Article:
Fate of counties' borrowing plan murky

Senate co-leader Dean Skelos penned an op-ed for

Senate co-leader Dean Skelos penned an op-ed for the Albany Times Union saying public financing has been a recipe for corruption and that taxpayers’ money should instead be used for schools, roads and other traditional government expenditures. (March 20, 2013) (Credit: Office of the Governor)

The fate of a proposal to allow Nassau and Suffolk counties to borrow up to $500 million each through the state Dormitory Authority was unclear last night as Democrats and Republicans in Albany moved toward the end of the legislative session.

Democrats who control the state Assembly said the proposal faced very long odds.

But Senate co-leader Dean Skelos (R-Rockville Centre) said the plan wasn't dead.


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"No decision has been made," Skelos said after emerging from a nearly 90-minute meeting with Gov. Andrew M. Cuomo and other legislative leaders on a variety of issues.

A Nassau official familiar with the joint county proposal said it has little chance. "We are not even lobbying for the bill," the official said.

A draft of the proposal says each county could borrow an amount that does "not exceed" $500 million. County officials said financial restructuring is needed to aid recovery from superstorm Sandy, although the proposal would allow them to issue bonds to cover any of debt.

Nassau Democrats accused County Executive Edward Mangano, a Republican, of trying to sidestep the Nassau Interim Finance Authority, a state panel that controls county finances.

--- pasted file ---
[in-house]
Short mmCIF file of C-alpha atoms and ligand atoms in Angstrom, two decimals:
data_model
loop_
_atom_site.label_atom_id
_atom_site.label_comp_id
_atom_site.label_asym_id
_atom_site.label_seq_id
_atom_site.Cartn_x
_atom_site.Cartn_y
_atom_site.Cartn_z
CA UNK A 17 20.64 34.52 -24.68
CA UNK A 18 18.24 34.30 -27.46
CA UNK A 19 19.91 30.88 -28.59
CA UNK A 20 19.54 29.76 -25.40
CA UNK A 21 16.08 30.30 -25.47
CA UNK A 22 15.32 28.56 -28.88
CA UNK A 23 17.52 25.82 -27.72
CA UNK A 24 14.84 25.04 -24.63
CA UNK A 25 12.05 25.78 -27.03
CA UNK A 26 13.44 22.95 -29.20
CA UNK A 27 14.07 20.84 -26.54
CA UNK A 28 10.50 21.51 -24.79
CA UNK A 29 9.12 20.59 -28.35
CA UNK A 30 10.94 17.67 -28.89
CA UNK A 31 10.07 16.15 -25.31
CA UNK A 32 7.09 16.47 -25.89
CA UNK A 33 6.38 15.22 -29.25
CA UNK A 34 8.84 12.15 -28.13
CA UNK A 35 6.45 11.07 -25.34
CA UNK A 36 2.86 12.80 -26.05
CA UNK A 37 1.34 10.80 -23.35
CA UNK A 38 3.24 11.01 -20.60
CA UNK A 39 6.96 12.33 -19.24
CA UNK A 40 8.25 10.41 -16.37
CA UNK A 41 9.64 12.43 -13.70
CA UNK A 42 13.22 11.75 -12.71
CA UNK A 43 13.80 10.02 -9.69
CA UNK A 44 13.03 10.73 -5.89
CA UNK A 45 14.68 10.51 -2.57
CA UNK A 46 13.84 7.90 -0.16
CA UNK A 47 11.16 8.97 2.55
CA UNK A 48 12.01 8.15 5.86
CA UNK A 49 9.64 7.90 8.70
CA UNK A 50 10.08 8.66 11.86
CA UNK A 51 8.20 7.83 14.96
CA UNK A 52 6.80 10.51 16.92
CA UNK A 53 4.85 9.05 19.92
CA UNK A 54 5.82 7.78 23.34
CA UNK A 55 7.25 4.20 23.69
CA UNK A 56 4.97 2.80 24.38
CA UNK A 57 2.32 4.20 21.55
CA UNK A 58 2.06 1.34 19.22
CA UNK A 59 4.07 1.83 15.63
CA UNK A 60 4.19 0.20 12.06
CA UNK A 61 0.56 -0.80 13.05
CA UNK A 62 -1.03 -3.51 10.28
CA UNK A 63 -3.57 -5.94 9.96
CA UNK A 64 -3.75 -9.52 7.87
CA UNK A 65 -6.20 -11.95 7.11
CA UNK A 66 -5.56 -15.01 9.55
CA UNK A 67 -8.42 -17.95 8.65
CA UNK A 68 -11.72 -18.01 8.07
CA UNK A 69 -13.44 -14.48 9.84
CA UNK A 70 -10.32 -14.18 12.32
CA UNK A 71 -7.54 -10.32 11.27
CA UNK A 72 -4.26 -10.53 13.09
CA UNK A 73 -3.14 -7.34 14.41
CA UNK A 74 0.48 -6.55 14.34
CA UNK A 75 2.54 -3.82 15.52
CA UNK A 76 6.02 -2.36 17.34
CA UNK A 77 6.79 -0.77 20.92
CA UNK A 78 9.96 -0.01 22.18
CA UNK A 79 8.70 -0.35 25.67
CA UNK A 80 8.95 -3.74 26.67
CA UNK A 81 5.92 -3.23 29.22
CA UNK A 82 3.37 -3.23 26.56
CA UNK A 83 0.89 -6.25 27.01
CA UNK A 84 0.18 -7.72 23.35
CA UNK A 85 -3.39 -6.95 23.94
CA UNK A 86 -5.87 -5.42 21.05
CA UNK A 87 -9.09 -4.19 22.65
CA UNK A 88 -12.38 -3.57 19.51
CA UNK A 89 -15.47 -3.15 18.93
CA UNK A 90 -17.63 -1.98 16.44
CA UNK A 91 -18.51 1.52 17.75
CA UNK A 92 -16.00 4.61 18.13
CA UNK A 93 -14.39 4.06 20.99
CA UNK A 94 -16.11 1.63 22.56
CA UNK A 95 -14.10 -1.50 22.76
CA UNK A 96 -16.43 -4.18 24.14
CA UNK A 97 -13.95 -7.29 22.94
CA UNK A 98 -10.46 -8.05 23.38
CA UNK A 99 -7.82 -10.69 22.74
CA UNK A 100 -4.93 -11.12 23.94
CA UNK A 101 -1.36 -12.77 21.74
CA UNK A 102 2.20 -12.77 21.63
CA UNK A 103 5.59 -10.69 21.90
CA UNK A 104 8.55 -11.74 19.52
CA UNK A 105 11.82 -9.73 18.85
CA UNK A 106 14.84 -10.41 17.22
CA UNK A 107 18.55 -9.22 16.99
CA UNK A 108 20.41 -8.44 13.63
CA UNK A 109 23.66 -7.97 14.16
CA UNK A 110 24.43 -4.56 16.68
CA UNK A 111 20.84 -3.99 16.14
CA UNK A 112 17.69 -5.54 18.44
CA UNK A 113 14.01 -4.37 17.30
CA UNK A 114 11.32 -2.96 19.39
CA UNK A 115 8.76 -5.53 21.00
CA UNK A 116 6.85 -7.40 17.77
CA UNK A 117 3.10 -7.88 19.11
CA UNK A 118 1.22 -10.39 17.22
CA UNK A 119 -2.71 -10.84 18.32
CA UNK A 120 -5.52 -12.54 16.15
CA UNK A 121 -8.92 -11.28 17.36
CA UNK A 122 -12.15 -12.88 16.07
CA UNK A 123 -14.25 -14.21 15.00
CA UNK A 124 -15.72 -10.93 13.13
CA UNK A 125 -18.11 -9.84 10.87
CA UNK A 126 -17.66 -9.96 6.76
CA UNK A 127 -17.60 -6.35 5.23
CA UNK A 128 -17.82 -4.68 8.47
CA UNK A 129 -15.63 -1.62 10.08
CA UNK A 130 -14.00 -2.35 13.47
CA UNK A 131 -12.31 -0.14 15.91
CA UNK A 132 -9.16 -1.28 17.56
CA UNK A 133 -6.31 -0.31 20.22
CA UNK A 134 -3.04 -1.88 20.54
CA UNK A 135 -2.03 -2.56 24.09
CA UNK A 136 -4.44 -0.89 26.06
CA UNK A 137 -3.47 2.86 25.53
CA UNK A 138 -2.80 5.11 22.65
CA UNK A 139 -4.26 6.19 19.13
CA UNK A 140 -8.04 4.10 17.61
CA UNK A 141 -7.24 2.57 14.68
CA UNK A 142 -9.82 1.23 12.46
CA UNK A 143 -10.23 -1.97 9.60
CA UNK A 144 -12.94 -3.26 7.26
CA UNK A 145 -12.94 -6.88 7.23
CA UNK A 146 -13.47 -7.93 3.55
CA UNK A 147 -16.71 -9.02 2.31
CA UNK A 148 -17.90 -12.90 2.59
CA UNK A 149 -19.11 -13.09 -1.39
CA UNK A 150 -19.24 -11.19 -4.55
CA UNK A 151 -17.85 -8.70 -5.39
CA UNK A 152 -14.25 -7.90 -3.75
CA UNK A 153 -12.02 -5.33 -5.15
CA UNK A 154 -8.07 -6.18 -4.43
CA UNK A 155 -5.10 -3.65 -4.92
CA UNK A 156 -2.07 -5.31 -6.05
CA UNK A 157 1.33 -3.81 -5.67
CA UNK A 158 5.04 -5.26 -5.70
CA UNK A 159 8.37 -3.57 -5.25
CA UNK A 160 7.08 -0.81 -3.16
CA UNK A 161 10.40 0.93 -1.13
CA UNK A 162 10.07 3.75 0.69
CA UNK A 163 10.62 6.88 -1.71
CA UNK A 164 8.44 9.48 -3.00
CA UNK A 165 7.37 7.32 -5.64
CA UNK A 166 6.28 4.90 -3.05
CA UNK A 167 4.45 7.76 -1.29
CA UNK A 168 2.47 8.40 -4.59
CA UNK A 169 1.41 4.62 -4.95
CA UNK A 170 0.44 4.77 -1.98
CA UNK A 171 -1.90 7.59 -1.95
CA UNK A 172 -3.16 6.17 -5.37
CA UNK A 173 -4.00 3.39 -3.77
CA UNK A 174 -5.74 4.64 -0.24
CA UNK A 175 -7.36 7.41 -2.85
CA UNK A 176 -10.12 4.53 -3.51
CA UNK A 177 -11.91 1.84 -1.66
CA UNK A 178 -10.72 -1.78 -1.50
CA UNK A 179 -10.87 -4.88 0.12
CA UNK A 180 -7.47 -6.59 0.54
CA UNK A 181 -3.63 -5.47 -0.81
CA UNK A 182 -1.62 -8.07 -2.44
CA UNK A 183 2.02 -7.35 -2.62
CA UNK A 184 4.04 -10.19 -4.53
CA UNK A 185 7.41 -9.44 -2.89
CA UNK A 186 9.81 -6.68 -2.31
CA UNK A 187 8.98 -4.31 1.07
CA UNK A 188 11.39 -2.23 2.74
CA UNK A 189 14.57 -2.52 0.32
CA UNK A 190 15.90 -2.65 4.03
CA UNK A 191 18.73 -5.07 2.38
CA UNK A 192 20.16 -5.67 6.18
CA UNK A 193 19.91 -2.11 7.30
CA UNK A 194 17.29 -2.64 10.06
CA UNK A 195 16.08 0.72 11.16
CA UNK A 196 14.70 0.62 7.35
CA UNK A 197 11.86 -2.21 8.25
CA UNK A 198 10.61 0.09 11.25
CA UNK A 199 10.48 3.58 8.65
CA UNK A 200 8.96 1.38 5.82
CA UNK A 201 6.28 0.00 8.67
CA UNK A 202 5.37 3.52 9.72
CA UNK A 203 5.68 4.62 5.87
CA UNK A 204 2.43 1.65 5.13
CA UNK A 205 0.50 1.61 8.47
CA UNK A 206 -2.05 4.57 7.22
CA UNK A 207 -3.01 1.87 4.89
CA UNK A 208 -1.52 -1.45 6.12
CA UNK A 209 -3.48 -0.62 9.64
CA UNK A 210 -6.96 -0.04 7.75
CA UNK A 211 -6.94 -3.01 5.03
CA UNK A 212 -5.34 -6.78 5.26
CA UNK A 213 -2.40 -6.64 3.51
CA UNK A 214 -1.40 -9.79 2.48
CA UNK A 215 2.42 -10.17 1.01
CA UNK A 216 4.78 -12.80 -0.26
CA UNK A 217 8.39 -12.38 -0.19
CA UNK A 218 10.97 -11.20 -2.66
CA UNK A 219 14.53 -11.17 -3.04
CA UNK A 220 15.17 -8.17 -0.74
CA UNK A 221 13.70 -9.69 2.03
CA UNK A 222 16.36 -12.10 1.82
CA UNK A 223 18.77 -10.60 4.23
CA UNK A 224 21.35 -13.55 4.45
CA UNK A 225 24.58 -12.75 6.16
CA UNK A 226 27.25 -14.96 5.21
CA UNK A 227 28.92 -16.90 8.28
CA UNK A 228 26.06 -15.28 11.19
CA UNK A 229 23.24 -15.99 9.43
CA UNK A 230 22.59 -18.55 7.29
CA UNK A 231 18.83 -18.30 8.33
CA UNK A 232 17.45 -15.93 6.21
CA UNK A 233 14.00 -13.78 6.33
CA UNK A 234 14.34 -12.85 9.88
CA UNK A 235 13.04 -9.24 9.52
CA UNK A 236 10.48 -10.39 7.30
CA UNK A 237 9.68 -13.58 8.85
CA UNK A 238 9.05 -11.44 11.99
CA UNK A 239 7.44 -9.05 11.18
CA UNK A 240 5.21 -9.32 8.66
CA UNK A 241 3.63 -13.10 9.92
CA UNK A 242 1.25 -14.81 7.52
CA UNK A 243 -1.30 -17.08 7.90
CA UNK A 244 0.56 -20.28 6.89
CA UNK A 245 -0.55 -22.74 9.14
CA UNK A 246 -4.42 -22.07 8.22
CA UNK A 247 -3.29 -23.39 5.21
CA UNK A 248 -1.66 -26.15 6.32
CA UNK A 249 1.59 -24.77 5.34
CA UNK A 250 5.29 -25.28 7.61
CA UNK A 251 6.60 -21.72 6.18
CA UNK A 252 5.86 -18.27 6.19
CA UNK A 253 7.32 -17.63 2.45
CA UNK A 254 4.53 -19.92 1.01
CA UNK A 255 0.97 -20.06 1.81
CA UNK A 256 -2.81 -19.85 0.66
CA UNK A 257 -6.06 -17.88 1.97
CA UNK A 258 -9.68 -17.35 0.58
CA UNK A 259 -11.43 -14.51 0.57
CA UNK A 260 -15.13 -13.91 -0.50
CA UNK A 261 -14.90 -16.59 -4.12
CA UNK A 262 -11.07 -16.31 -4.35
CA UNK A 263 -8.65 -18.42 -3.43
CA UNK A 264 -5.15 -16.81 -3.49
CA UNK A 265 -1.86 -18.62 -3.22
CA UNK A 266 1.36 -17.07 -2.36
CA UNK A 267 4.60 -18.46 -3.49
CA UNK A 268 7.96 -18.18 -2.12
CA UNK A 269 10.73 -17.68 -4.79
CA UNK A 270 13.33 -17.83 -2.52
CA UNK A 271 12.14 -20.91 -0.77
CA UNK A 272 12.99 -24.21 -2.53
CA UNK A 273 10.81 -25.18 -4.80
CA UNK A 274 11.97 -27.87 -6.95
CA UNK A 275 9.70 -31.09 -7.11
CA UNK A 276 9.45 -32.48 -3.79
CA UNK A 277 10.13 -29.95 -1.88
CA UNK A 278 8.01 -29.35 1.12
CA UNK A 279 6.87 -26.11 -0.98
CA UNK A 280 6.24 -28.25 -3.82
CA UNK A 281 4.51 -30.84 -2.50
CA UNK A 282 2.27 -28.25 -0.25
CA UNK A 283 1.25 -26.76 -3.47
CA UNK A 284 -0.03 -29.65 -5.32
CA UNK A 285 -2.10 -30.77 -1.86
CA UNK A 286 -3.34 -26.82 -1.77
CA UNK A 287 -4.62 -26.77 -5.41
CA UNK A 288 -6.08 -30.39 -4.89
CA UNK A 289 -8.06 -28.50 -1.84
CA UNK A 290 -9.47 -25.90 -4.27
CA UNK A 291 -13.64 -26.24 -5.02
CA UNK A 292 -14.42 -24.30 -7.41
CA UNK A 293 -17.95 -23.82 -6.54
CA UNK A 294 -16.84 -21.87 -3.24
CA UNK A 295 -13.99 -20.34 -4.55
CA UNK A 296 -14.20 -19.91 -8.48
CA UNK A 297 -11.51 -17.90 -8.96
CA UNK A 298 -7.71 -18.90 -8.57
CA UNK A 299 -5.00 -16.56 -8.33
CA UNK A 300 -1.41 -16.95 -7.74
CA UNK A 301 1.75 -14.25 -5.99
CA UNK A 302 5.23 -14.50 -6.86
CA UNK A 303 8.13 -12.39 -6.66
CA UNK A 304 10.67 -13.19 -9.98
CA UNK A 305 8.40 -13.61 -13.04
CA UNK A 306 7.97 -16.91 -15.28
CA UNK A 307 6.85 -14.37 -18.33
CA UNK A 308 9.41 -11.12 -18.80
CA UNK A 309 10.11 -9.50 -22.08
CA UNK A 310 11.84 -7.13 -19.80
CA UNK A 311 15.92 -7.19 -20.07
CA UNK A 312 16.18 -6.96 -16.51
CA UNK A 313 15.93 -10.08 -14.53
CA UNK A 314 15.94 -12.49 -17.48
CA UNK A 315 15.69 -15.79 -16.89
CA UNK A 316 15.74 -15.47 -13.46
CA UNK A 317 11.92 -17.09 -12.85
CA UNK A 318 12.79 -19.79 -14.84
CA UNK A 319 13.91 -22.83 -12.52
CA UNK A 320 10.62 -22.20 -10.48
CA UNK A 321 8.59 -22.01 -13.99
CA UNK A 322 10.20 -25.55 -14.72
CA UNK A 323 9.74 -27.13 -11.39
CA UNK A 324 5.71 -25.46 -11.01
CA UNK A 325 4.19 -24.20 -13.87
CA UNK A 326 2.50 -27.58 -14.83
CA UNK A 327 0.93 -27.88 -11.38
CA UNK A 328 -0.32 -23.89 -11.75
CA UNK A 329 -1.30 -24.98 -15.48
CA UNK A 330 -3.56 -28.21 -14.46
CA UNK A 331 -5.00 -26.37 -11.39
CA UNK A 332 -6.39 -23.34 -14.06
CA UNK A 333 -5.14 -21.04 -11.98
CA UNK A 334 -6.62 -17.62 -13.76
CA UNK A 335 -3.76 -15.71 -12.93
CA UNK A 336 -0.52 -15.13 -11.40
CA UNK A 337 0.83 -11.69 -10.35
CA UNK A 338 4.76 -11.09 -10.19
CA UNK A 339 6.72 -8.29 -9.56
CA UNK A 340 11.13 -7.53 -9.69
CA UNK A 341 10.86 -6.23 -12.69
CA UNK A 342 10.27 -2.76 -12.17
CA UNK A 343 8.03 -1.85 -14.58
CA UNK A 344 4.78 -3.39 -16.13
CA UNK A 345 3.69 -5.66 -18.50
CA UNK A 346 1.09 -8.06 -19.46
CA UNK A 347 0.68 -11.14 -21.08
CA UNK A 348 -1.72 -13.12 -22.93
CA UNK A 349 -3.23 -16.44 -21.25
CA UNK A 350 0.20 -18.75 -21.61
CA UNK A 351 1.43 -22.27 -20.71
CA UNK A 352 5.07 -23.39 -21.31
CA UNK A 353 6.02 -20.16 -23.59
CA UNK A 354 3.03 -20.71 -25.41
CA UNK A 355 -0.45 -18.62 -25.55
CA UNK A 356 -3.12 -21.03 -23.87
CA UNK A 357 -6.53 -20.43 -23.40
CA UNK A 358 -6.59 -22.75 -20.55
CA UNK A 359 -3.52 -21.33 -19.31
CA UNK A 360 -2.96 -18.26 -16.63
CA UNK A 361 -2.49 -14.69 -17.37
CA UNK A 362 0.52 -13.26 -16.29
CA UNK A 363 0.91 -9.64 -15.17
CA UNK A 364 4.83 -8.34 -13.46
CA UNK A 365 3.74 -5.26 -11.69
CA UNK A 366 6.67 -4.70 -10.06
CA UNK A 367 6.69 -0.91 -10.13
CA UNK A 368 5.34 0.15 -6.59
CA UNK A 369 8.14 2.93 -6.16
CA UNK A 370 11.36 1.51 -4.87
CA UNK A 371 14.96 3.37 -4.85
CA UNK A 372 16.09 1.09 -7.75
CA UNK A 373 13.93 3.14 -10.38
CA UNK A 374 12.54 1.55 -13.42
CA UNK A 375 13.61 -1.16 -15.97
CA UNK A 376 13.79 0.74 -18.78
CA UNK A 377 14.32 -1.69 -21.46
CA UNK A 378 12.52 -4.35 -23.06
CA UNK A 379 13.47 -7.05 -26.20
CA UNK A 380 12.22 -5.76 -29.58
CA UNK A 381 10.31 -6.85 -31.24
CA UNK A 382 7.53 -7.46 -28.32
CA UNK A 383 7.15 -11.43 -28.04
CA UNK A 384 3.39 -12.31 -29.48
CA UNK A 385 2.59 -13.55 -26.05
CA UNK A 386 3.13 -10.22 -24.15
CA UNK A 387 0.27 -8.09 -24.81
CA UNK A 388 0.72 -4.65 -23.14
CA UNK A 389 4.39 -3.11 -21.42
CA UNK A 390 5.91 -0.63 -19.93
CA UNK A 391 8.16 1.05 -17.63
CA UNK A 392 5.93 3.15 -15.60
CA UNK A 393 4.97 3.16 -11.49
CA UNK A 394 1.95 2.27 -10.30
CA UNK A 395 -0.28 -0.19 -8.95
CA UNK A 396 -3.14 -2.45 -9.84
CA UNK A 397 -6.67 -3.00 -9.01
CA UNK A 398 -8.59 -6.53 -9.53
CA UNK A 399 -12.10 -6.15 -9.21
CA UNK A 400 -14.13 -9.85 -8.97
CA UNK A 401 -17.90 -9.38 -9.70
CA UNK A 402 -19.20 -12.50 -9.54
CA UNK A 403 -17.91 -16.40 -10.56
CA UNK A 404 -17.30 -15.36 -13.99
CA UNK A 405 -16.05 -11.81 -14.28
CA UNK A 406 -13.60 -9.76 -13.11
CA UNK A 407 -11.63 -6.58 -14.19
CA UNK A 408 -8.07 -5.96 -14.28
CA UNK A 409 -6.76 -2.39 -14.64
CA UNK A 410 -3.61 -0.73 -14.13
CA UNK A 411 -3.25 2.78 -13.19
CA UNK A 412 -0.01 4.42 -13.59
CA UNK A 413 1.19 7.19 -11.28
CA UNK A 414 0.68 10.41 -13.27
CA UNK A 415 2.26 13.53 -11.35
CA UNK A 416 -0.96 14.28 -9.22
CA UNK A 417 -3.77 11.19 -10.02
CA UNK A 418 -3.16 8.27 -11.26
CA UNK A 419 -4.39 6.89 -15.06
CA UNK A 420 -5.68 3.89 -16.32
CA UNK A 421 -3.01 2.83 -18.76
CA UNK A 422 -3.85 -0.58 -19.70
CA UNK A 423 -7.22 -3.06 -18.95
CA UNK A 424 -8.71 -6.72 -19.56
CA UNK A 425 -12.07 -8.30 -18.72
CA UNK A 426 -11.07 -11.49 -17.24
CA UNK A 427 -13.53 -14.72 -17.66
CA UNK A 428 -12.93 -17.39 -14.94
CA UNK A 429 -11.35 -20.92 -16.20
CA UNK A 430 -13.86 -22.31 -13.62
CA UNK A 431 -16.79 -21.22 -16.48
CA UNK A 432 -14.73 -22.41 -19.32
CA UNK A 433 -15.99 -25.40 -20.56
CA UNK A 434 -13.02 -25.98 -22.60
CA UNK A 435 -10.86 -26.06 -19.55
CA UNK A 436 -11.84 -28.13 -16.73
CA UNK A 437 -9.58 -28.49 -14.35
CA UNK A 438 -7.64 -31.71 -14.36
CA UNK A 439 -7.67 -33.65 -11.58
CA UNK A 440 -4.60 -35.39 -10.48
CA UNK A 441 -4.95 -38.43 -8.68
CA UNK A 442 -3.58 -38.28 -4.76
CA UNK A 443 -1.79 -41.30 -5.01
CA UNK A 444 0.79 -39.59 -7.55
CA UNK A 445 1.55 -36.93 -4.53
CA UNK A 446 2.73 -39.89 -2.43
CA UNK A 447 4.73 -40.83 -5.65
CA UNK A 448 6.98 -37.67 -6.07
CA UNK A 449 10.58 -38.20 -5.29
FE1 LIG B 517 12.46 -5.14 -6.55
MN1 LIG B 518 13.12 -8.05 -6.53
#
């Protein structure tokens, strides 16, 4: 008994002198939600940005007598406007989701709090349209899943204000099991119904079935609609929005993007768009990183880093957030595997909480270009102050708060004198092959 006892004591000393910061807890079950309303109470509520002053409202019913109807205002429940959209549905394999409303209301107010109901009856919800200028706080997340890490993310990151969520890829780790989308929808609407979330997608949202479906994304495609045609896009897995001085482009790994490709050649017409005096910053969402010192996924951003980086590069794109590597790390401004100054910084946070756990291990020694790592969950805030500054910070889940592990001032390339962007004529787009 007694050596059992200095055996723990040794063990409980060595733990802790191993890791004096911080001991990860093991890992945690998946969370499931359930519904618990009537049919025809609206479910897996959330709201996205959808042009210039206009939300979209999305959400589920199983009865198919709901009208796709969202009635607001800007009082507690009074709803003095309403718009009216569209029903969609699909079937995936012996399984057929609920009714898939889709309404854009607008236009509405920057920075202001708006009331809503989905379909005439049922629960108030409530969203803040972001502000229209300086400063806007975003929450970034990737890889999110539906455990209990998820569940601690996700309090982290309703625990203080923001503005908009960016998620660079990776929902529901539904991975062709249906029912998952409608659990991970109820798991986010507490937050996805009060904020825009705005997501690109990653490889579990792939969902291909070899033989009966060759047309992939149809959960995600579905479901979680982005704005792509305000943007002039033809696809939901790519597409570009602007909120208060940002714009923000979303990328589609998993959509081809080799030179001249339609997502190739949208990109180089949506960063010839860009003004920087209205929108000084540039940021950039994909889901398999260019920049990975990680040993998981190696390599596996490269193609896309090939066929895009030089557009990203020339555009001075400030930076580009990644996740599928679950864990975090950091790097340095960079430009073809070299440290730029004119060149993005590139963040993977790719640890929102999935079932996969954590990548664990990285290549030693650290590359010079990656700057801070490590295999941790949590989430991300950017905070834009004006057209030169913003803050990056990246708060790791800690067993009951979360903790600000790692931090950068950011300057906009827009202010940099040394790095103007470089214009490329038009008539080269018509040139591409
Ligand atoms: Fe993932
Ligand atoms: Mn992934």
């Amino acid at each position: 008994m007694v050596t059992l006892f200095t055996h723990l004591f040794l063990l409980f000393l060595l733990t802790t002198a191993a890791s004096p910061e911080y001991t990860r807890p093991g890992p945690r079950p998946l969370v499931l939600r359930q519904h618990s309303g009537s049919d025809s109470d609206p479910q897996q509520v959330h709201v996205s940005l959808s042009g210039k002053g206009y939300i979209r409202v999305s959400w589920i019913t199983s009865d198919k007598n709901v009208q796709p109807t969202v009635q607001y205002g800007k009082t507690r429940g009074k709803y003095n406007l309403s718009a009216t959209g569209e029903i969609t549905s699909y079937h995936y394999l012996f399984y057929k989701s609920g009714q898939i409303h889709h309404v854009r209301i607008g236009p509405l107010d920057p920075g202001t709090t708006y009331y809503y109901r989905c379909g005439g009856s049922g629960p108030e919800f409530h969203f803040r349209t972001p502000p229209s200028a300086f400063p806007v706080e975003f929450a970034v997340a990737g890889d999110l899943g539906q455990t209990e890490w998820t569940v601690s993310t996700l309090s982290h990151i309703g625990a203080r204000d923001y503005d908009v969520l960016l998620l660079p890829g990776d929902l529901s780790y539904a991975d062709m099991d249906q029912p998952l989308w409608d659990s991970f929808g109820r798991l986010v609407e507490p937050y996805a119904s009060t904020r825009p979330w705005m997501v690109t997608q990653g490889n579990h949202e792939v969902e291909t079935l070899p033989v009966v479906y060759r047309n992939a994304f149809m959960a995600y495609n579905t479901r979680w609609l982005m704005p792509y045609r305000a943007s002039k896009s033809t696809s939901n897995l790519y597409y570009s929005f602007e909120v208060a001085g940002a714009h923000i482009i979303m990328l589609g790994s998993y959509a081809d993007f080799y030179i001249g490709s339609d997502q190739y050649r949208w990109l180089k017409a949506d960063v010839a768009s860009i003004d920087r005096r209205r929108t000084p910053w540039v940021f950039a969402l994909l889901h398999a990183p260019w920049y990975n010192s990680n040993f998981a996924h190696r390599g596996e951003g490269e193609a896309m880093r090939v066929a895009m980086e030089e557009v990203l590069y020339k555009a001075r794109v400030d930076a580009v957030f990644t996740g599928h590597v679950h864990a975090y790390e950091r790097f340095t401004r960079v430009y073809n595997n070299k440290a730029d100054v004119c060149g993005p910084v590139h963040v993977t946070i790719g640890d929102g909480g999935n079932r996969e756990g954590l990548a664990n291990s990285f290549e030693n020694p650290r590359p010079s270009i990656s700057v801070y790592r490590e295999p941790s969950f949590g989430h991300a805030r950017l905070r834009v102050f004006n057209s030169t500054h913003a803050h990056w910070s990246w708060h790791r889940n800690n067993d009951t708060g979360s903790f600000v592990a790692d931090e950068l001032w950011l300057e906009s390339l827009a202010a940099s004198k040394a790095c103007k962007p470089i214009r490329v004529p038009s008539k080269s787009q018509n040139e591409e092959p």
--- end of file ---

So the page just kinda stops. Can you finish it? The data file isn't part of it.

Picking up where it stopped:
"This end around sets a bad precedent for Albany as a means to assist distressed municipalities," Assemb. Michelle Schimel (D-Great Neck) said yesterday.

She spoke at a news conference in Mineola with legislative Minority Leader Kevan Abrahams (D-Freeport) and Howard Weitzman, Nassau's former comptroller who is running for his old seat.

Vanessa Baird-Streeter, spokeswoman for Democratic Suffolk Executive Steve Bellone, accused Nassau Democrats of playing "partisan politics with a bipartisan plan to address the needs of Long Island's counties in the wake of superstorm Sandy."

Mangano spokesman Brian Nevin said that "unlike the Democrats, . . . [Mangano] refuses to hike property taxes" -- a reference to former County Executive Thomas Suozzi, a Democrat.

Borrowing in Nassau typically requires the approval of a supermajority of the Nassau Legislature -- including at least three Democrats -- and NIFA. Democrats in the county Legislature have rejected requests by Mangano to borrow to pay property tax refunds.

After Democrats voted earlier this month against borrowing $183 million to pay tax refunds, Abrahams said Mangano's "only plan is to borrow more and saddle future generations with insurmountable debt. Asking for $183 million with no road map to pay it back is unacceptable, and we will not support it."

Nassau legislative Presiding Officer Norma Gonsalves (R-East Meadow), said Democrats' "refusal to authorize bonding consistent with the NIFA approved financial plans has resulted in a bond rating downgrade, and forced the county executive to find other means to reimburse the taxpayers."

Abrahams said his caucus is willing to approve $40 million in borrowing for tax refunds in exchange for restoration of $7 million in cuts to youth services.

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